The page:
Elevating your loyalty program is key to retaining guests and maintaining profitability. Increasingly, artificial intelligence (AI) integrated with a restaurant’s POS, online ordering and overall payment system is being used to ensure that the loyalty offers restaurant guests receive are precisely fine-tuned to their evolving preferences. As AI algorithms analyze data from customer orders, they spot patterns and adapt to them continuously – then translate that information into targeted promotions and coupons. These offers can mean the difference between retaining a customer who goes a bit out of their way to collect an order from you versus one who debates whether to use a third-party aggregator to order from you or a nearby competitor.
Even if you have already embraced digital ordering, QR codes and other front-of-house technology to help your operation run more smoothly, your kitchen may still look like it did a decade ago. The Spoon predicts the digitization of the restaurant kitchen will take off this year, enabling restaurants to run more nimbly and, by extension, better manage labor, monitor inventory and portion sizes, and reduce waste. Powerhouse Dynamics and Perfect Company are just a couple of the players bringing more real-time management and automation to the back of the house. Do you currently use just-in-time tools in your kitchen that allow you to flex in the moment with what’s happening in your business?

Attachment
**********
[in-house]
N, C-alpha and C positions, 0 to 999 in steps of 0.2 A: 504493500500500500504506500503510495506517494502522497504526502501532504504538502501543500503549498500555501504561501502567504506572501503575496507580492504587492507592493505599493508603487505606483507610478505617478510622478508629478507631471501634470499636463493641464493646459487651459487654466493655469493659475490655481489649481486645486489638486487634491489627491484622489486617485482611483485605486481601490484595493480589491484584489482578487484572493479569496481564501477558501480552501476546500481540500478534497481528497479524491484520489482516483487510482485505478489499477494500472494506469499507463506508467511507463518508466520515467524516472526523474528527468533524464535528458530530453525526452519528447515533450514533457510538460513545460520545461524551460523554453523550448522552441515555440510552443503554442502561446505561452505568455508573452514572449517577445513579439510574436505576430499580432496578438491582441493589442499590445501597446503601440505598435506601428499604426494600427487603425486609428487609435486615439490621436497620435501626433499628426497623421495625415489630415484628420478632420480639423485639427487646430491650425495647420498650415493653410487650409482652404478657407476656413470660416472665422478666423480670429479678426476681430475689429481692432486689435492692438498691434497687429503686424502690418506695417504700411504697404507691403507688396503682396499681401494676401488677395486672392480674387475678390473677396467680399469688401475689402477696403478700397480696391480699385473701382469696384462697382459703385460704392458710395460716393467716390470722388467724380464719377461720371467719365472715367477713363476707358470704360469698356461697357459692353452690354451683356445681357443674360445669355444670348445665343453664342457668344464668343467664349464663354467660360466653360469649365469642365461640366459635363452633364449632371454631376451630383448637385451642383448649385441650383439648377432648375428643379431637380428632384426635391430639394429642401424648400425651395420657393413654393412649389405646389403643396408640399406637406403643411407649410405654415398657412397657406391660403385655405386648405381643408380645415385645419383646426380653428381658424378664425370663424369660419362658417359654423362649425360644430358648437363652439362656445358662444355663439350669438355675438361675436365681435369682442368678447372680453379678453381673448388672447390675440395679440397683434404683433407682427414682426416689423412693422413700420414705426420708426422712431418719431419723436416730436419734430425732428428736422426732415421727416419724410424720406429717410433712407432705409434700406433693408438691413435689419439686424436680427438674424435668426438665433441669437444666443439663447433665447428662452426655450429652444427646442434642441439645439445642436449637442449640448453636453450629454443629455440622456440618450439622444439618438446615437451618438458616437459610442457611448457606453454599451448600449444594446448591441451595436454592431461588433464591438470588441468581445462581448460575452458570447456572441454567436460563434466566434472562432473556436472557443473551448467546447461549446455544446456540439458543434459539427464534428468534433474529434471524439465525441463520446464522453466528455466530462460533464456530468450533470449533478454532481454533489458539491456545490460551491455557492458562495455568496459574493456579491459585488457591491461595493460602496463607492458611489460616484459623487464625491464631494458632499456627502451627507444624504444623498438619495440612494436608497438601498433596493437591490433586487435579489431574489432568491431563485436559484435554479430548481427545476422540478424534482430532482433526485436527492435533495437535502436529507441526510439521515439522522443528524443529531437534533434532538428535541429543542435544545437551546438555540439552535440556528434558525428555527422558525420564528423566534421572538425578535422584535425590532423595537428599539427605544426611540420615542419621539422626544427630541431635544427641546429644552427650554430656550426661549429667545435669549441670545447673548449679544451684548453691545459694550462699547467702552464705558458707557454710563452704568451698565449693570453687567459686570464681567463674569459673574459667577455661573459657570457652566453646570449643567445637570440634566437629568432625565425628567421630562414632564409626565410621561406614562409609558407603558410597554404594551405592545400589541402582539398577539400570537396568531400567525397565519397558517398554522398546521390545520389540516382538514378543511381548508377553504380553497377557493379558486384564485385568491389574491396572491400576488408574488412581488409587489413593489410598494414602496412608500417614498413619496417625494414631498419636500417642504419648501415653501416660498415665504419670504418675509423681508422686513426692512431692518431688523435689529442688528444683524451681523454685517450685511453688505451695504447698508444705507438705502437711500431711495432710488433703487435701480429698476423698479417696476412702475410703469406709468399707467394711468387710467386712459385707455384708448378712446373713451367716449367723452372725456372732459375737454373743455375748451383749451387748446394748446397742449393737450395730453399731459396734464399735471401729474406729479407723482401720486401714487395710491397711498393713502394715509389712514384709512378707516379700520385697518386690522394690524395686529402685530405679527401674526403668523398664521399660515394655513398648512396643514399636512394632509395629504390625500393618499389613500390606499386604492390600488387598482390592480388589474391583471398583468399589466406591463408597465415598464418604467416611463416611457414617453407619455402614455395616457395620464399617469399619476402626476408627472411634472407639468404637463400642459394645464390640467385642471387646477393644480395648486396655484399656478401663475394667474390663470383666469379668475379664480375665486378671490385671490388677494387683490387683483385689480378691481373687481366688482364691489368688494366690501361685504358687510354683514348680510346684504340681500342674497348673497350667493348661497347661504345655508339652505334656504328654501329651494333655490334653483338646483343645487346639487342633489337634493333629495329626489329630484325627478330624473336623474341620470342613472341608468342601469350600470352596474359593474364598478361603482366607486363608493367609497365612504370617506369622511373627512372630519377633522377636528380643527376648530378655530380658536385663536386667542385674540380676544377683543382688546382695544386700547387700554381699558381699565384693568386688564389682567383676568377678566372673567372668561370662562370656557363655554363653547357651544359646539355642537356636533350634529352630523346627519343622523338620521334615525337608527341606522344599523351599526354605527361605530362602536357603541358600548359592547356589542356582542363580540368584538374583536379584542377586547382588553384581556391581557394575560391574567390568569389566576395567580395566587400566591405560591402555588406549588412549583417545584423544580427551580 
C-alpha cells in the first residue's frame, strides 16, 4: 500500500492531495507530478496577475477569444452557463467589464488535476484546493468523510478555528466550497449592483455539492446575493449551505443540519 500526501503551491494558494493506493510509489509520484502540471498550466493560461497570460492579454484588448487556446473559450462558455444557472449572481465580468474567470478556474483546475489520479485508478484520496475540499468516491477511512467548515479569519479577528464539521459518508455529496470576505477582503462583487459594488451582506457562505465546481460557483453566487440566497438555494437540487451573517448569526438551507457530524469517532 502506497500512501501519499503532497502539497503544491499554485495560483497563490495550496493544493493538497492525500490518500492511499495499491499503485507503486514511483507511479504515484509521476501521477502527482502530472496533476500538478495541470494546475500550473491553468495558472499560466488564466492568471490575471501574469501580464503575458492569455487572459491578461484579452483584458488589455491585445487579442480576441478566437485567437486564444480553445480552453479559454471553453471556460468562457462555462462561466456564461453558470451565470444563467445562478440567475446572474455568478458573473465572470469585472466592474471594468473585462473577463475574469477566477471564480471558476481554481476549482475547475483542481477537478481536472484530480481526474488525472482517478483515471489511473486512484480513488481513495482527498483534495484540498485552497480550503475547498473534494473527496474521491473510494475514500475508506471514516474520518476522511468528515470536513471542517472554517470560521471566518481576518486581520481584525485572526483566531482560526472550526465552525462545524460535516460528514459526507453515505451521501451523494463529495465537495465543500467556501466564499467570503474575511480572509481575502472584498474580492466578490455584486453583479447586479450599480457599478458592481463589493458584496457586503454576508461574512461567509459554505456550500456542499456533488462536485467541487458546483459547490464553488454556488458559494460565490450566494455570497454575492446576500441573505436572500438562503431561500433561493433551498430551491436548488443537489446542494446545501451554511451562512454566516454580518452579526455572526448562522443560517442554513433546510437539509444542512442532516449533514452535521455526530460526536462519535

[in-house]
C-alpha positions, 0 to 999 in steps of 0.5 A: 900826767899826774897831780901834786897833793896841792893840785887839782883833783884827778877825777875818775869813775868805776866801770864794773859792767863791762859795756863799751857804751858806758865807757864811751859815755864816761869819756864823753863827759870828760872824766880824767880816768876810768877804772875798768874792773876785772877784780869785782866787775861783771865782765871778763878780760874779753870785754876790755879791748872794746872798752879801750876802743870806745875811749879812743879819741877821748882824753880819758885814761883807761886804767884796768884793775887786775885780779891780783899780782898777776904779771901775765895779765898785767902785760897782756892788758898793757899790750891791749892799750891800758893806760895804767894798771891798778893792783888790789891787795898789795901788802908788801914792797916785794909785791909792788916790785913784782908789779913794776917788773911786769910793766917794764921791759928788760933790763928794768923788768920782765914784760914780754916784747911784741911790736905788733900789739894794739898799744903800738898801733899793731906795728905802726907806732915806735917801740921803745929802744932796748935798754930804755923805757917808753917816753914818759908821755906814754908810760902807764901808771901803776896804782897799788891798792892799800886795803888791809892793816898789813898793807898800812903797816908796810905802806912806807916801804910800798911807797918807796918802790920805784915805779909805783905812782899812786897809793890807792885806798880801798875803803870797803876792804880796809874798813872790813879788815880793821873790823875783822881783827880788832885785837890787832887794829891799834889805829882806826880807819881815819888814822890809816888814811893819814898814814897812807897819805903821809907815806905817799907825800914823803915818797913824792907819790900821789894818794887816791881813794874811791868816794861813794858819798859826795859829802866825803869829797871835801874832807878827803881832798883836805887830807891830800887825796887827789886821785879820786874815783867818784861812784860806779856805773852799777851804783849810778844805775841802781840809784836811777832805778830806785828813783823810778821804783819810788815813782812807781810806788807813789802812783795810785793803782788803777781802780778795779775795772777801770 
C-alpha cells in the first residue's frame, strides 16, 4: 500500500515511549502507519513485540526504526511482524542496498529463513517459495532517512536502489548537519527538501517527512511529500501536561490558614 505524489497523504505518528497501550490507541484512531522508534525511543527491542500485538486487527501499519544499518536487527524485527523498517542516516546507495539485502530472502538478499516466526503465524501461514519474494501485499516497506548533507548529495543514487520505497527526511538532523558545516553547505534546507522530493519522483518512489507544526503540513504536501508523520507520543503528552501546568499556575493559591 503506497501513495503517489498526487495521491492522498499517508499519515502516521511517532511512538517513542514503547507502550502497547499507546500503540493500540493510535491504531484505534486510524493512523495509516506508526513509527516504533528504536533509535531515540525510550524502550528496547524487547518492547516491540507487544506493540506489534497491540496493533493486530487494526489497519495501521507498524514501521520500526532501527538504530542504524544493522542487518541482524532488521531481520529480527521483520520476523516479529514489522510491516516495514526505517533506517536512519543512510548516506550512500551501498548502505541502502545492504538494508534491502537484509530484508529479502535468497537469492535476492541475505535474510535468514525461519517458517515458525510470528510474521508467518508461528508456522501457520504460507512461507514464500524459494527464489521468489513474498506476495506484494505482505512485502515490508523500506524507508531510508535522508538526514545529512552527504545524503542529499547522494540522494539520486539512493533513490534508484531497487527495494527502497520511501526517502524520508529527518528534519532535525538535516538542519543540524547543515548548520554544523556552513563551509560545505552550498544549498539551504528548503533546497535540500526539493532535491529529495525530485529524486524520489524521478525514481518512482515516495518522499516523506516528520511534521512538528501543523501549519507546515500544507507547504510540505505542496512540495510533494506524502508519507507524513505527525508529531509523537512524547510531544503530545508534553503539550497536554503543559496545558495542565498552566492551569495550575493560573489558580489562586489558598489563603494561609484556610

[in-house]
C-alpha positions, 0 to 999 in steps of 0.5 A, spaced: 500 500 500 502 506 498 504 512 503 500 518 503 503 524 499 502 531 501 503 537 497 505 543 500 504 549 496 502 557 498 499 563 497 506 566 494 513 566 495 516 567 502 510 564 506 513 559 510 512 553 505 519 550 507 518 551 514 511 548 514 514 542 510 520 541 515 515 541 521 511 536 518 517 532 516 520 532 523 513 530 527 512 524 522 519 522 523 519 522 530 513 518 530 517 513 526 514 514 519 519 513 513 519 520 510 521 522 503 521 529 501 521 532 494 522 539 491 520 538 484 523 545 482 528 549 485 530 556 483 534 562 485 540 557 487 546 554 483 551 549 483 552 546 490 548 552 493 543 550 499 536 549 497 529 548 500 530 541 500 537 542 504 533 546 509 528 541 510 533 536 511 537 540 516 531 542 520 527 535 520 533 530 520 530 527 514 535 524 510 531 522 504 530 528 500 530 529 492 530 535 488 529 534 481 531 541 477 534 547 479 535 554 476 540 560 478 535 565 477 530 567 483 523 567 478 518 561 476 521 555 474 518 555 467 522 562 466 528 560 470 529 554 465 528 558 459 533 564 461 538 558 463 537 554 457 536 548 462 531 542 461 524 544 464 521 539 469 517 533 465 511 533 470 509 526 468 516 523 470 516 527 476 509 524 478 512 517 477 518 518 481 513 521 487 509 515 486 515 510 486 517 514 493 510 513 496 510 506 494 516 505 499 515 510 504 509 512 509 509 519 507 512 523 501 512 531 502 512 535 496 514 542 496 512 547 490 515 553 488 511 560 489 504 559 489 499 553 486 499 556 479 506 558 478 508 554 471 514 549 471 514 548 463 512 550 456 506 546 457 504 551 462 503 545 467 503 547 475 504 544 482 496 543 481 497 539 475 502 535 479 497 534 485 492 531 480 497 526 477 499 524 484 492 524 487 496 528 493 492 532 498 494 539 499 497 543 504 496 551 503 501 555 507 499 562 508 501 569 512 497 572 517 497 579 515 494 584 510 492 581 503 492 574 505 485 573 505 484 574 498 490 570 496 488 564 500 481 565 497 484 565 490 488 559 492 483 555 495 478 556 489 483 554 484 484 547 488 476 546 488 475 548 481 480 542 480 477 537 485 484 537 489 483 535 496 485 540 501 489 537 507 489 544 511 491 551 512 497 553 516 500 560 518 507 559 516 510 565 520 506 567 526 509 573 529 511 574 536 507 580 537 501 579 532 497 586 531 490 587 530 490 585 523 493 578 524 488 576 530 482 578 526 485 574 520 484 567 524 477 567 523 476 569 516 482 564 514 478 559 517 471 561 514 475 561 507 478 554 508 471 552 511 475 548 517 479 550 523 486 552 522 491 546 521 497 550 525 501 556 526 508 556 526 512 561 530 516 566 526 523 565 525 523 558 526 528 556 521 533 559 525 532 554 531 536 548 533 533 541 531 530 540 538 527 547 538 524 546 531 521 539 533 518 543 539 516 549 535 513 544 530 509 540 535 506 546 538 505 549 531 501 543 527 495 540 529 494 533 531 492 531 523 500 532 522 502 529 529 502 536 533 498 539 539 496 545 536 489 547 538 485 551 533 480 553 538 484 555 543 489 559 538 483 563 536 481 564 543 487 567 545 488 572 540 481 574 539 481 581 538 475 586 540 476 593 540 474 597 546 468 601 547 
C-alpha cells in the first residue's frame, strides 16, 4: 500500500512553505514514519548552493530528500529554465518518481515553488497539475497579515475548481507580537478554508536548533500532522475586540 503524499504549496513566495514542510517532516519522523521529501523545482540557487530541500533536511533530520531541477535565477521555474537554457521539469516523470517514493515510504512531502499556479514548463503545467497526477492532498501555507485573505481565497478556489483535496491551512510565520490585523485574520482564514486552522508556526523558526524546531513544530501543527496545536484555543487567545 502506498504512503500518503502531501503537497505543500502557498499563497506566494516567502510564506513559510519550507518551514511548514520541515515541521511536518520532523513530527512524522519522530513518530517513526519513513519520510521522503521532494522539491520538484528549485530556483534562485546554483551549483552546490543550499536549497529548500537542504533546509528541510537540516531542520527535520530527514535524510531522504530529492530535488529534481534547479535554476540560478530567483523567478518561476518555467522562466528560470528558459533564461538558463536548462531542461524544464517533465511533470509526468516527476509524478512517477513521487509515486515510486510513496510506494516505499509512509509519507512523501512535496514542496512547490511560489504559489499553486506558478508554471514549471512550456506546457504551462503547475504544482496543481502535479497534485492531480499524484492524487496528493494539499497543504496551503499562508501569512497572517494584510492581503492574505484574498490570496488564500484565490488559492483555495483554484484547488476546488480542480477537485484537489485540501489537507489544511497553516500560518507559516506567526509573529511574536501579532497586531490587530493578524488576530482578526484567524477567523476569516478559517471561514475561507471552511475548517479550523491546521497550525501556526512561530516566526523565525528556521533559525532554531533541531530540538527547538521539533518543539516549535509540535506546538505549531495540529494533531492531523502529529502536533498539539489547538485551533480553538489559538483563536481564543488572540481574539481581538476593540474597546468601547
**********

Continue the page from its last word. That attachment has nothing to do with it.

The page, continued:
The end of the year is a time restaurant operators can count on for strong performance – with December typically the most profitable month of the year. But Black Box data from December points to sales growth of just 4.1 percent, compared to 8.4 percent in November. It marked the weakest month for the industry since the 2.7 percent growth reported in March 2021. In light of those results, a recent Restaurant Business report suggested guests may be questioning restaurants’ value amid steeply climbing costs. It’s no wonder – amid ingredient and labor shortages, along with escalating costs, something has to give. But all the same, operators can only turn those figures around if they can demonstrate the value of choosing a restaurant meal over one prepared at home. Staffing shortages can cause service to take a hit, but you may be able to help compensate for this with improved speed of preparation: Simplify your menu with speed-scratch ingredients or other elements ready to be added to a number of dishes. Remove friction from the process guests must go through when searching for you online and placing an order. That means monitoring your restaurant online to ensure information about your menu, hours and contact information is up to date on review sites, search engines and social media, as well as testing your online ordering functionality to remove glitches and ensure repeat guests are recognized in your system. Speaking of loyal guests, double down on your loyalty program and guest personalization, which will make it feel more worthwhile for guests to support your business (either in your dining room or through order collection), as opposed to having a third-party vendor drop off their delivery order. Finally, aim to appeal to guests’ own values by supporting local suppliers and sharing their business names with guests – an expensive meal feels more worthwhile to a guest when they know it supports their broader community.